Some of the classics…

Soft Shell Crab Po' Boy

I keep getting asked the question, “what was your favorite meal in New Orleans?” and you’d think by my response that I was being asked for the meaning of life. It wouldn’t be such a hard question if not for the simple fact that every meal I had, I enjoyed. And for the most part, every meal I had, I loved. How do you compare a Muffaletta to Beignets, or Crawfish Étouffée to our meal at August? Each meal was a complex piece to the puzzle and I’d hate to pick favorites…

Our first and last meals of the trip were at Mother’s right outside the French Quarter. This cafeteria style institution attracts tourists and locals alike all looking for a delicious Po’ Boy sandwich or some of the many other New Orleans favorites that they serve daily. Many reviews will tell you this place is a tourist trap and that the lines are long and the service is unfriendly. And I wouldn’t even necessarily disagree. Sure the lines can be long and sure plenty of tourists flock to Mother’s but all because its worth it. The food is prepared fresh and everything I have tried is absolutely delicious. In our two visits we tried four different Po’ boys; Oyster, Baked Ham, Soft Shell Crab, and the Ferdi Special and a cup of their famous jambalaya. The Ferdi SpecialThe Ferdi Special is assembled just like all the Po’ boys, with two types of mustard slathered on delicious Lousiana French Bread with cabbage and pickles (seafood options come with tartar sauce). Three layers of meat, baked ham, roast beef, and debris (bits of shredded meat soaked in the juices) are piled high on this delicious sandwich and trust me when I say the 2/3 size is plenty! The other favorite was the soft shell crab which was only available the first time we went but was definitely worth a return visit.

A quick note about the service: Maybe its because I’m from Philadelphia and like that I know the correct way to order a cheesesteak, but I can’t help to think, all those bloggers and reviewers criticizing Mother’s for their service just don’t get it. Sure they are a bit pushy and sure the ordering process isn’t so obvious the first time around, but the place has a personality. You may not like it but its the way it’s going to be, and quite frankly I’m glad it is. Considering the employees can not receive tips (store policy) and for the sake of efficiency to make sure that lunch line keeps moving, I’ll take my delicious food without pampering anyday, especially if its coming from Mothers.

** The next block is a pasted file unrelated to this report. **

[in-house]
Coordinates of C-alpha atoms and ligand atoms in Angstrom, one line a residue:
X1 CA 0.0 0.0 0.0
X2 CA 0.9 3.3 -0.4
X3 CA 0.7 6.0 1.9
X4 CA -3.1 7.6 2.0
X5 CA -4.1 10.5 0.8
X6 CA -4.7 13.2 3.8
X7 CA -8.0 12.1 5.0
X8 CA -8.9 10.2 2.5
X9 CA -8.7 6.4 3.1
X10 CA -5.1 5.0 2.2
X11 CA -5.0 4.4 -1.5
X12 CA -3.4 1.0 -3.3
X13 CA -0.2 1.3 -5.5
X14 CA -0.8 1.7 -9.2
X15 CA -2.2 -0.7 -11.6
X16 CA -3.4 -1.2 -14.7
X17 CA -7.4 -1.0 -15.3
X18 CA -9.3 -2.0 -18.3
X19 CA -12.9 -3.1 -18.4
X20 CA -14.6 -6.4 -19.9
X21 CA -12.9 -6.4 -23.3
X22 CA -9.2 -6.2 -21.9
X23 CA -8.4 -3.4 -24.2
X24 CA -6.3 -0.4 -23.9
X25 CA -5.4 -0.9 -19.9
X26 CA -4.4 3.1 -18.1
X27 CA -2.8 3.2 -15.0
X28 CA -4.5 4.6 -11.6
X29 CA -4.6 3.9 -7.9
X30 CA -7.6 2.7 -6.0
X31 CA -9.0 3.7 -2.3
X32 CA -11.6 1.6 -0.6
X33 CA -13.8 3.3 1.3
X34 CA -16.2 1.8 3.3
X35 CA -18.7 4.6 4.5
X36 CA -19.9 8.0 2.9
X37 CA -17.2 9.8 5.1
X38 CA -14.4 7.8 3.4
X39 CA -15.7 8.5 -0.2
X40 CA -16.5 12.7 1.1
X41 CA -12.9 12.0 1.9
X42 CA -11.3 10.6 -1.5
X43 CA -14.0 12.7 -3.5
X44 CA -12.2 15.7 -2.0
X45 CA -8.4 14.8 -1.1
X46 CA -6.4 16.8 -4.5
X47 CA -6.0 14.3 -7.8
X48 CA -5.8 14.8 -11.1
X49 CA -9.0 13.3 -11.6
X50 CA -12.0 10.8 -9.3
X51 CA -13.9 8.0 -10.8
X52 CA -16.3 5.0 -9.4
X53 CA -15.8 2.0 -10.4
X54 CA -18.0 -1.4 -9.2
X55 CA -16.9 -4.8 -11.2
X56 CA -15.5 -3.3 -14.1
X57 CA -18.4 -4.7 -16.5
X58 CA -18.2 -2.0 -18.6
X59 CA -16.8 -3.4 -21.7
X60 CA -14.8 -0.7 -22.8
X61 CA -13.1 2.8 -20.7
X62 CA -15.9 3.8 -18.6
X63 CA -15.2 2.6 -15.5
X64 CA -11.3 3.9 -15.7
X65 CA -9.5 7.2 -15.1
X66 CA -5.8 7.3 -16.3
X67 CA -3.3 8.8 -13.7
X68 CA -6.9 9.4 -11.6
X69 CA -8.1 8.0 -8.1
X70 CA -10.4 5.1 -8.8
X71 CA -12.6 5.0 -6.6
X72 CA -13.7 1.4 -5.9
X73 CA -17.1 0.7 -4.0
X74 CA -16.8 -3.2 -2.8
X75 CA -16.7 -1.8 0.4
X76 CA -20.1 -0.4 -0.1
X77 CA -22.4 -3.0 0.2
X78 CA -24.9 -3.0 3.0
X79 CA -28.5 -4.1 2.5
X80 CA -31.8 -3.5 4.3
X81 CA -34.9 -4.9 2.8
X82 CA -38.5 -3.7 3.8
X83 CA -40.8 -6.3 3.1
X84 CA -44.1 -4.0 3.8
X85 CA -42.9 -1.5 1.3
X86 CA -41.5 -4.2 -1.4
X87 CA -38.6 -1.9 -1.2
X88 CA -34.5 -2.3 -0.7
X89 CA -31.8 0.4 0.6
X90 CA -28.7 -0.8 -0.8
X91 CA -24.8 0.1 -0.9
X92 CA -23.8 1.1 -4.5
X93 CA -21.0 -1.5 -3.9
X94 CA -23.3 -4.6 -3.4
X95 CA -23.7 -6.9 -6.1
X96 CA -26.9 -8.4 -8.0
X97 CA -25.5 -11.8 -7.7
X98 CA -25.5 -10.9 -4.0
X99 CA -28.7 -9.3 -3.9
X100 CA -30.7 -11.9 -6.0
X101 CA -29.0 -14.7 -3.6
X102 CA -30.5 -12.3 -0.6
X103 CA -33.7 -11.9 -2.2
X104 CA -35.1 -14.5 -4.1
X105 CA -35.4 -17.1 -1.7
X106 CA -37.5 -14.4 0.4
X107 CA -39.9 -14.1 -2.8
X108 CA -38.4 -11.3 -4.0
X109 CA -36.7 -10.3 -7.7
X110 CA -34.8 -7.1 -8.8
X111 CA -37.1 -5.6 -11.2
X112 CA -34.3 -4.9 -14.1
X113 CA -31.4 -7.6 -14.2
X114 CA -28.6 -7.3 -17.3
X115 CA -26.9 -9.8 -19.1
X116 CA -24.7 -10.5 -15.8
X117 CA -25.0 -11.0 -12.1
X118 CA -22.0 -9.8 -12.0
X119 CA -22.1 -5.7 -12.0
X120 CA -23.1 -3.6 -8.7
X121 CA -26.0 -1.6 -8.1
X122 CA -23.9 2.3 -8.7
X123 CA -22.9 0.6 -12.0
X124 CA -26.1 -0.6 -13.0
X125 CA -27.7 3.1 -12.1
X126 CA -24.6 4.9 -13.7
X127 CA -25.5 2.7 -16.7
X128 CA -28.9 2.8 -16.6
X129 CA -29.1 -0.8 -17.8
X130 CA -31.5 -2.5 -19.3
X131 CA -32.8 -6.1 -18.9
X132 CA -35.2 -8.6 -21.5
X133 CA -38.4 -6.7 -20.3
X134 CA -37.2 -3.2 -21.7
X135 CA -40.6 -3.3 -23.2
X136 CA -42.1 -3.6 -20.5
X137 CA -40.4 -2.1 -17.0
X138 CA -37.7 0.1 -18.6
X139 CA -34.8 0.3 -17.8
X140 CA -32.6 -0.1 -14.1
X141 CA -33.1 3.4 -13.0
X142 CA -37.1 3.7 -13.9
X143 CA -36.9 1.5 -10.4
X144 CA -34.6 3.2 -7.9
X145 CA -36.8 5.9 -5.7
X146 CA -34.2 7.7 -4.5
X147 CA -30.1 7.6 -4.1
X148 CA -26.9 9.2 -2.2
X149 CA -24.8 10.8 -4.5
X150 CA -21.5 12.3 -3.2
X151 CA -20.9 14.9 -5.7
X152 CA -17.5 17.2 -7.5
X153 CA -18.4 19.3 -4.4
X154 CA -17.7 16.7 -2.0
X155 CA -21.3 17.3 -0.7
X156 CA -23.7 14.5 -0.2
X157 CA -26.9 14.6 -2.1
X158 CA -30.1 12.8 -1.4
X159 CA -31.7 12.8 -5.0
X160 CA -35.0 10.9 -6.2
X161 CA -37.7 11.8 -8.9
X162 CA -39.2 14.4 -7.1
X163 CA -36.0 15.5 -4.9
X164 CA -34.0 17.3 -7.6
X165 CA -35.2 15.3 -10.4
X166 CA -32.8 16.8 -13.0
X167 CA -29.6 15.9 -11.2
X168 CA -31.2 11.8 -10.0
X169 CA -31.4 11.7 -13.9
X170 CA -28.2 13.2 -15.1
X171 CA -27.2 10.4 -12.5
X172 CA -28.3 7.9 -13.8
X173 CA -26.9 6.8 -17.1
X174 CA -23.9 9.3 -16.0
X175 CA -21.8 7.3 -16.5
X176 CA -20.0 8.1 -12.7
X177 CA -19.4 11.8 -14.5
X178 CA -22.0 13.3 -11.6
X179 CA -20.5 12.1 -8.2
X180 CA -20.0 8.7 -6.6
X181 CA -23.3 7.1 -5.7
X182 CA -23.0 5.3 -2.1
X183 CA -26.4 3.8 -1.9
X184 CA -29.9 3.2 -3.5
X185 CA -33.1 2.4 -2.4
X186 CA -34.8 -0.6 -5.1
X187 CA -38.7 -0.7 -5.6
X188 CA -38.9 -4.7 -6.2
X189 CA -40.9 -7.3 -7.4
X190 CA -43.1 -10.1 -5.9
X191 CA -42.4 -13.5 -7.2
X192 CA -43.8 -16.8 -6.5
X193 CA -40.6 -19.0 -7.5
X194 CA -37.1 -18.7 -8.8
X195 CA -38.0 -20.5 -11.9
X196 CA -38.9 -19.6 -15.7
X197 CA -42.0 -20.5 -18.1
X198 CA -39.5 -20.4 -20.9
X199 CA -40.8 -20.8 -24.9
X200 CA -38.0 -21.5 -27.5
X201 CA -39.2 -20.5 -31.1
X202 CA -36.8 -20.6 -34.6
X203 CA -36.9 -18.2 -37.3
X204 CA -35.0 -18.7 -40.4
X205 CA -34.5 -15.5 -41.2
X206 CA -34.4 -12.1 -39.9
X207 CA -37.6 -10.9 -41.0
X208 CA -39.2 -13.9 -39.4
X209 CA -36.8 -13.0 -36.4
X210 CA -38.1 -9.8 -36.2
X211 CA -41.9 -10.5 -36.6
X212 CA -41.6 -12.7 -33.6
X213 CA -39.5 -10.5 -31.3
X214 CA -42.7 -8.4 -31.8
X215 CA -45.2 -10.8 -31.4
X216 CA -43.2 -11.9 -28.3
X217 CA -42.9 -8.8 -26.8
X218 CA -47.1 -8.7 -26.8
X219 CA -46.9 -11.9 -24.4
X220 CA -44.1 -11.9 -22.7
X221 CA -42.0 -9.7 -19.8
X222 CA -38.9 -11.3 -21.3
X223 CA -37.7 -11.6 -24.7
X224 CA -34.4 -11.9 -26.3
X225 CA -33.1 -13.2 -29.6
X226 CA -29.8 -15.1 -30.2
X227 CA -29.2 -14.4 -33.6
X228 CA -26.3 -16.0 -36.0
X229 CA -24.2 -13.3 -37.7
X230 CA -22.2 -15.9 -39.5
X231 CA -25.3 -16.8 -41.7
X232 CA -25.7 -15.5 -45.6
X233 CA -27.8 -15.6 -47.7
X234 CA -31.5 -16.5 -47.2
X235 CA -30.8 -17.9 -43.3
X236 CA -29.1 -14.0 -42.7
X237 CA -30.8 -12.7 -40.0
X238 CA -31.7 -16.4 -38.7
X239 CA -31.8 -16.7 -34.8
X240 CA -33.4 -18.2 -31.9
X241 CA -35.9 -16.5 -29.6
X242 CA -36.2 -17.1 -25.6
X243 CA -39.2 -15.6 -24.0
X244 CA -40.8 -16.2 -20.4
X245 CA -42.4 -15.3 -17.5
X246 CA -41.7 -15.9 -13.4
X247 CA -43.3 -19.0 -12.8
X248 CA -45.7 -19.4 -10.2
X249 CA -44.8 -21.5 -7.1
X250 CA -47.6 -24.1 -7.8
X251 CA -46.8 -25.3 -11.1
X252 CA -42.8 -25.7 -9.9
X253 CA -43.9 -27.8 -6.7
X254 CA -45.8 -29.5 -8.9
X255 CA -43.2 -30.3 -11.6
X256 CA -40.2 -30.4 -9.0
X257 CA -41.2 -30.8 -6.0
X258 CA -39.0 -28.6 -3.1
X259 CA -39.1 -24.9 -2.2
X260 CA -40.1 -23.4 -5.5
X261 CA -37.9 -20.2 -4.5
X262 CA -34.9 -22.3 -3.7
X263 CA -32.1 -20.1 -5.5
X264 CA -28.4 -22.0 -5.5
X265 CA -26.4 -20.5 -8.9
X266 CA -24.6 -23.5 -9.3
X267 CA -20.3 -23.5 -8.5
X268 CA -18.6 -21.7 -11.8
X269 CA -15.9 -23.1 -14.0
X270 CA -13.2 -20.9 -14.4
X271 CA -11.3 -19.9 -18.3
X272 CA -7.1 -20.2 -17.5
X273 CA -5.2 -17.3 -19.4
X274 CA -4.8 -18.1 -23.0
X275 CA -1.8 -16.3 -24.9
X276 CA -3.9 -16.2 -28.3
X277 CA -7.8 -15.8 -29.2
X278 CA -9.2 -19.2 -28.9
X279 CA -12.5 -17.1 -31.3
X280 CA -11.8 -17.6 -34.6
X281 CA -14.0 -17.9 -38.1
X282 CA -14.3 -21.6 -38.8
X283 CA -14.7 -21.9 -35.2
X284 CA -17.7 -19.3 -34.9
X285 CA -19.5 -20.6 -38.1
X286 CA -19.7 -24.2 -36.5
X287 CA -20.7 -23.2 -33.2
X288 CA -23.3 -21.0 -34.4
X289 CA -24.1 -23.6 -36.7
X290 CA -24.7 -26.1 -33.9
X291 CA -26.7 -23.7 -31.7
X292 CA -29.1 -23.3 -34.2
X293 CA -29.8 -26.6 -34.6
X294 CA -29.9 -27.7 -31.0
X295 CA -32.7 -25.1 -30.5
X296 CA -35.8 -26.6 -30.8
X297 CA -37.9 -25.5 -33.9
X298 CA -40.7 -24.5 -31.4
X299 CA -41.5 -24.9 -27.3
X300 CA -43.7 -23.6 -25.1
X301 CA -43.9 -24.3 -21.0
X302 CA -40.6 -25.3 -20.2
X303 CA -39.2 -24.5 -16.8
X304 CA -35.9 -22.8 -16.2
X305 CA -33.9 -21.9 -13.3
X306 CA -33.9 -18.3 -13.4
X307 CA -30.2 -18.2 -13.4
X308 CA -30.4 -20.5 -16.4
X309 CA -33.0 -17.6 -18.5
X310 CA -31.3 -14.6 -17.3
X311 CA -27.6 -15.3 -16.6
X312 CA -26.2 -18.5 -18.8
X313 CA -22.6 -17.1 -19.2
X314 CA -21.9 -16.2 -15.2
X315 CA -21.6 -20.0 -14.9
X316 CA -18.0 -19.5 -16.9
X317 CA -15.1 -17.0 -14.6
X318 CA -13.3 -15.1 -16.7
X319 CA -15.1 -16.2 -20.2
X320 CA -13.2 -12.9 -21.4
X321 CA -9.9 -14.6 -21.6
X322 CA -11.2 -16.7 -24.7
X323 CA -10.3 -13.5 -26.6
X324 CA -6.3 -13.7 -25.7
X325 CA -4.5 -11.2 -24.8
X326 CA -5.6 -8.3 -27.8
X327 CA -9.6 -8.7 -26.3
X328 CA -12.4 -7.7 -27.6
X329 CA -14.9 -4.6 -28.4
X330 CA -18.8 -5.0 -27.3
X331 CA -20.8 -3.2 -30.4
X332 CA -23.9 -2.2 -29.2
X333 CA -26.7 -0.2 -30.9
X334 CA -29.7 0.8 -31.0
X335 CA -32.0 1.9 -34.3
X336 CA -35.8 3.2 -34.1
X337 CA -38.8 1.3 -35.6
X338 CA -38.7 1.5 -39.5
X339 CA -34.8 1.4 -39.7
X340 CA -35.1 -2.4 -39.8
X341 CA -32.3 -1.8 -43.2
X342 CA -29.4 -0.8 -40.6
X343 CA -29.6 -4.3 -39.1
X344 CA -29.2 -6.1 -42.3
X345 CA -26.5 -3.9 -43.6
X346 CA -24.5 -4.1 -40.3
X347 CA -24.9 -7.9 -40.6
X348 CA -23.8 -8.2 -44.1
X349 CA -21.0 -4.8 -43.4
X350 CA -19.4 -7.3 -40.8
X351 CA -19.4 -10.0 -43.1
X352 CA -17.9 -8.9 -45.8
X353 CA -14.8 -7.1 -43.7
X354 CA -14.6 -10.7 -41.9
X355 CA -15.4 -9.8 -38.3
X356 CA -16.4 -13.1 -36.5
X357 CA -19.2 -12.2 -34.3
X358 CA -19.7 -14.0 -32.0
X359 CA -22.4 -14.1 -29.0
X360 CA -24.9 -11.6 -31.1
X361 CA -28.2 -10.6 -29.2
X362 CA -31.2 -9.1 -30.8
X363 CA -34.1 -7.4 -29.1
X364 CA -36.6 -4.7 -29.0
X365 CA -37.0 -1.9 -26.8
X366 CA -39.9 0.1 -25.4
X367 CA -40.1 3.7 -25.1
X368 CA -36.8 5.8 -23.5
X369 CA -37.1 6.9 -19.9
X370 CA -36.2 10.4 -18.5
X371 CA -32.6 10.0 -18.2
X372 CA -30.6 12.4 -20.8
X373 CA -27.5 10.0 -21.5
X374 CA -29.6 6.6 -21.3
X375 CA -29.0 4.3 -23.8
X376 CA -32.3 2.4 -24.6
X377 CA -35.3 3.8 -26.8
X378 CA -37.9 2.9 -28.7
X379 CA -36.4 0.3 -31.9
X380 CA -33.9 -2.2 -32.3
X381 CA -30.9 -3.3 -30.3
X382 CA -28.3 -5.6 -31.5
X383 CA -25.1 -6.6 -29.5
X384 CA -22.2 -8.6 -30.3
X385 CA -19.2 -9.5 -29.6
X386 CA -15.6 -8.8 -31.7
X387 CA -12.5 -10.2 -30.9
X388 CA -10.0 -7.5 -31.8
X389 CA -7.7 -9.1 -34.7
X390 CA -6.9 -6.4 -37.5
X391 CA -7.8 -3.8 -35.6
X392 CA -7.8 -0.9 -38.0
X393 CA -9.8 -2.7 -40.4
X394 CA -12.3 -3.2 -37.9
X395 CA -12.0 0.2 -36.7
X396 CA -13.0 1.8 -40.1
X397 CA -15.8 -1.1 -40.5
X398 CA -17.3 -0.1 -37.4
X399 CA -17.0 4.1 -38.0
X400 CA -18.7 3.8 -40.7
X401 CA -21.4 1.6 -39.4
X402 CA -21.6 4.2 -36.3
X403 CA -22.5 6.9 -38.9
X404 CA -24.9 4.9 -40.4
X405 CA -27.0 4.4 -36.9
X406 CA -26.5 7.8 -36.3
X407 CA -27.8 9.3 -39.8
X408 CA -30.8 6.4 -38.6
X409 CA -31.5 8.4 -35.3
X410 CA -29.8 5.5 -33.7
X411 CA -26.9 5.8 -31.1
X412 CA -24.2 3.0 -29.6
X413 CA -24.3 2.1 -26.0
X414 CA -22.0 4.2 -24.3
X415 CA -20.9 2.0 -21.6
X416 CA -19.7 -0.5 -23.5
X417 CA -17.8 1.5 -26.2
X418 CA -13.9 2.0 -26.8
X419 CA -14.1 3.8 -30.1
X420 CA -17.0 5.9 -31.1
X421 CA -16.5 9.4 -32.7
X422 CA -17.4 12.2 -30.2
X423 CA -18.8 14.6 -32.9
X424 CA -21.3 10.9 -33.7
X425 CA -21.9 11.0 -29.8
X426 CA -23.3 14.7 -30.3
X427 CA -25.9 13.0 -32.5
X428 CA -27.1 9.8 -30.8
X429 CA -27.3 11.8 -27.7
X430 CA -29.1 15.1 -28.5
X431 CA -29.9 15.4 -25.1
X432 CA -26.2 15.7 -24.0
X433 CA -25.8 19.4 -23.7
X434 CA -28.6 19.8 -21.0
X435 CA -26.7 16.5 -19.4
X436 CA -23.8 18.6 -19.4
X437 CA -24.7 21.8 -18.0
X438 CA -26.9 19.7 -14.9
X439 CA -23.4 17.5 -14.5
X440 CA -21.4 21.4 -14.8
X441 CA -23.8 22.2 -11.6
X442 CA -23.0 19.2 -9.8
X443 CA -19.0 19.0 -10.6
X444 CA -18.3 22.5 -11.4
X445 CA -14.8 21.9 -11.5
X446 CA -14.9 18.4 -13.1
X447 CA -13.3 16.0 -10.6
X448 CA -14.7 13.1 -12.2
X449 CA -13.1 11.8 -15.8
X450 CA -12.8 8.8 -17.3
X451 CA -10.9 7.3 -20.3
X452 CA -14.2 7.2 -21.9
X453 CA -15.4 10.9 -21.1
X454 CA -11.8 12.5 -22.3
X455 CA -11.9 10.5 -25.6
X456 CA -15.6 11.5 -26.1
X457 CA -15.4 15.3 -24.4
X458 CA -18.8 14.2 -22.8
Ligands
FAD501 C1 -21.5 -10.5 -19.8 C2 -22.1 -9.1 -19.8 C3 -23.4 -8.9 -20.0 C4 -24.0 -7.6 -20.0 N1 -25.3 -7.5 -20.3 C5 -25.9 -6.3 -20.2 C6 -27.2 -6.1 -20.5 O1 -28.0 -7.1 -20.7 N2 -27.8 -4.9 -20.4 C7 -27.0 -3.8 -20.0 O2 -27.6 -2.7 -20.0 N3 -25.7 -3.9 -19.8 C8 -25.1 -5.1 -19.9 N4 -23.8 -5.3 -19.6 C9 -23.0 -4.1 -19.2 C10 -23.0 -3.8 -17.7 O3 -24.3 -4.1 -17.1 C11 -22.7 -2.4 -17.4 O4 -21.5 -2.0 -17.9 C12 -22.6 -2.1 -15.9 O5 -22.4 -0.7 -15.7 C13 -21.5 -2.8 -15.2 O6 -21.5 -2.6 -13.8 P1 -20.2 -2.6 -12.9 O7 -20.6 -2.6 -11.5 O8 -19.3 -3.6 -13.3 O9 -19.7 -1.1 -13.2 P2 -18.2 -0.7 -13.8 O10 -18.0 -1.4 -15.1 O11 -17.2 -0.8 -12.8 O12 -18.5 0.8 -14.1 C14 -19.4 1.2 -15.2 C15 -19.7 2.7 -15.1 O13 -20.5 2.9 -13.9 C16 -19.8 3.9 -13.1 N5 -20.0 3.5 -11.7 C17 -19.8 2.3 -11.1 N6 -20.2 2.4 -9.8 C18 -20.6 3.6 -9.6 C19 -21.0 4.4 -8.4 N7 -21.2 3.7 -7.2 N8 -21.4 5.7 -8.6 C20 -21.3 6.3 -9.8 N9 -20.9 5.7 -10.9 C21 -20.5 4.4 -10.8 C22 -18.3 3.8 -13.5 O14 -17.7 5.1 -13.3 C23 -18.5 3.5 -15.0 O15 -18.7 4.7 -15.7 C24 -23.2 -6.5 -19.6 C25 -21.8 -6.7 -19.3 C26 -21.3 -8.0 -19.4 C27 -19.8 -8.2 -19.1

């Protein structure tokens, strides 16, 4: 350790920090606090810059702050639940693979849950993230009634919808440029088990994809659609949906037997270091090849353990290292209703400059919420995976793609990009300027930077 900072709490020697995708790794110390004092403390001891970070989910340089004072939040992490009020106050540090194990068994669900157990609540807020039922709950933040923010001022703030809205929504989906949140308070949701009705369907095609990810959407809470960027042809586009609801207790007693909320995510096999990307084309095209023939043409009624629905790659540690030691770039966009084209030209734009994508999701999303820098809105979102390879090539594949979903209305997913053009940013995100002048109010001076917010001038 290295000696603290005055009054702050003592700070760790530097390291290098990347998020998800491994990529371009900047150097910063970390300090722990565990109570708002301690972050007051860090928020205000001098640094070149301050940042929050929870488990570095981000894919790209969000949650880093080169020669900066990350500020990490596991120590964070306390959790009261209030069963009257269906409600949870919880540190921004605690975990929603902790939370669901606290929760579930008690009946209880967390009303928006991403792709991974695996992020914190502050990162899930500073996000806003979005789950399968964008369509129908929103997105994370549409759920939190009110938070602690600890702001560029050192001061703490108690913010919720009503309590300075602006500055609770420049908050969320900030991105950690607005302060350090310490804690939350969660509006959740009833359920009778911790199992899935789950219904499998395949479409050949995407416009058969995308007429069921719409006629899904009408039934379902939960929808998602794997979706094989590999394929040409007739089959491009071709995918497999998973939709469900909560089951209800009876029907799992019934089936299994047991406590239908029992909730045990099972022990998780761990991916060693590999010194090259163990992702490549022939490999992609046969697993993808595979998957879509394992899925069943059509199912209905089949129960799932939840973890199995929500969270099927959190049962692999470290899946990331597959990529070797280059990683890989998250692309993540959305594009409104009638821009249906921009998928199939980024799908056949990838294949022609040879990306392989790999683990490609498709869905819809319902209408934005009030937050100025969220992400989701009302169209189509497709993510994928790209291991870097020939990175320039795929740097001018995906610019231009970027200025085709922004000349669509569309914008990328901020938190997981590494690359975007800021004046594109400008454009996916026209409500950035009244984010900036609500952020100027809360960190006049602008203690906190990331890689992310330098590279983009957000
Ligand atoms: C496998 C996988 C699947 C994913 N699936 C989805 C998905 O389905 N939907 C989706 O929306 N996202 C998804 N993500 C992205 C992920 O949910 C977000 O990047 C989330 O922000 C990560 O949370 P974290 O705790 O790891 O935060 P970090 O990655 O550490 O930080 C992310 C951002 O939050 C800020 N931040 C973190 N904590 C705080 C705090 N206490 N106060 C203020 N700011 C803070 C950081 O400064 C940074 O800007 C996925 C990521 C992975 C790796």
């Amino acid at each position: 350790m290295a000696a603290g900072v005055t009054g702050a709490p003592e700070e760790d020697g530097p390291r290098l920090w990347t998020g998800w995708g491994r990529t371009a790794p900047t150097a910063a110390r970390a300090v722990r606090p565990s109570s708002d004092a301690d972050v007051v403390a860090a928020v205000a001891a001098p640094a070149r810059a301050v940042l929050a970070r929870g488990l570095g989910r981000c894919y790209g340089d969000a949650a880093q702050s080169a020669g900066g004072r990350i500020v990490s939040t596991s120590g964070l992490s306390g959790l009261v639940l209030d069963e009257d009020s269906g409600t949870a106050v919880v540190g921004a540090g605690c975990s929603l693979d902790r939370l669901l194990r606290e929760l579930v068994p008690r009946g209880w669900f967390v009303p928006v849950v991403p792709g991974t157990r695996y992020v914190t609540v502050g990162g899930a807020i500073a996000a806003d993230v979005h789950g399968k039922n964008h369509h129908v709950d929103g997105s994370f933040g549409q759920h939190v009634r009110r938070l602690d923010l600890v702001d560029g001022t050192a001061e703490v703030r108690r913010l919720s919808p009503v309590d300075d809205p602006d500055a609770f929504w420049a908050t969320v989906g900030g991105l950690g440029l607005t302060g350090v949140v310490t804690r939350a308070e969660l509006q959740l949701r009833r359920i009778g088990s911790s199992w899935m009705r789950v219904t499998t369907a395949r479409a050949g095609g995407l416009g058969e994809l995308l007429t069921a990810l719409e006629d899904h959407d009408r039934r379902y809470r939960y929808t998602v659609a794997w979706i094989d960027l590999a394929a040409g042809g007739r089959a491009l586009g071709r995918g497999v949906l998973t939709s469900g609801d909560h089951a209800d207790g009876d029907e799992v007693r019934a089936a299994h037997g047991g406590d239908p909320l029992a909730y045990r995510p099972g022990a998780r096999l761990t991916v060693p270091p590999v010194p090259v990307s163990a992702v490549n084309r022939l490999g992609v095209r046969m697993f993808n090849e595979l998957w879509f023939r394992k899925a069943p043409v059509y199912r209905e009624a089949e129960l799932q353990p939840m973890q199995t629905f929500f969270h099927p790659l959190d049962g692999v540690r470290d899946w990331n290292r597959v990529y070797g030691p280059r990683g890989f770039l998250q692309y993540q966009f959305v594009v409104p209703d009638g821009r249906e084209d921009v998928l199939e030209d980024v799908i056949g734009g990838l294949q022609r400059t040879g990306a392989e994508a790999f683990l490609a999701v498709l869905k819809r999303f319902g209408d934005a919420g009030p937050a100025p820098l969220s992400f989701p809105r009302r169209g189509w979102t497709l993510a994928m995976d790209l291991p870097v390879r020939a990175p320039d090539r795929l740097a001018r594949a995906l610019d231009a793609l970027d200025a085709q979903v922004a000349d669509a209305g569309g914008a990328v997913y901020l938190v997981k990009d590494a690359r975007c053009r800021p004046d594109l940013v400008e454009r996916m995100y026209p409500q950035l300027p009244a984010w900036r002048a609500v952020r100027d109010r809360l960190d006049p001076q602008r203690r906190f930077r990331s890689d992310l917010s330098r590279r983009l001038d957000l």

Sticking with sandwiches, I had been excited for along time to get a Muffaletta in New Orleans. Last time we made it down, we missed out on the famous sandwich and I couldn’t wait to get in line at the Central Grocery (the home of the original) and give it a shot. Arguably my favorite sandwich ever is an Italian Hoagie (specifically from Dino’s in Margate) and the thought of adding olive salad on top of some of my favorite sliced meats and cheese sandwiched between a round sicilian loaf sounds perfect to me. The previous day, we were at the Bourbon House eating Oysters and drinking Abita when we made some friends. The couple next to us suggested a number of places to eat including passing on the Central Grocery and giving the Napoleon House a shot. Having not tried the Central Grocery original, I will make no comparisons but the suggestion was spot on.


The Napoleon House, named for the home of refuge of Napoleon in 1821, transports you back to another time while serving classic New Orleans fare. We shared a Muffaletta with some gumbo on the side and sipped our Pimm’s Cup (recipe below) while watching the busy streets on a beautiful day. Like most things during our trip the atmosphere made our food that much better although this sandwich didn’t need much help. The olive salad was unbelievably fresh. The meats were flavorful and plentiful and the provolone cheese, served melted, was sharp and delicious. This meal was not only a testament to the Napoleon House itself but to the people of New Orleans who feel its their need to ensure your eating well and loving life. We never exchanged names but thanks to our friends from Bourbon House!

Pimm’s Cup from Napoleon House:

Fill a 12 oz tall glass with ice. Pour 1 1/4 oz of Pimm’s #1 along with 3 oz of fresh lemonade. Add a round of cucumber and top off with some 7up.


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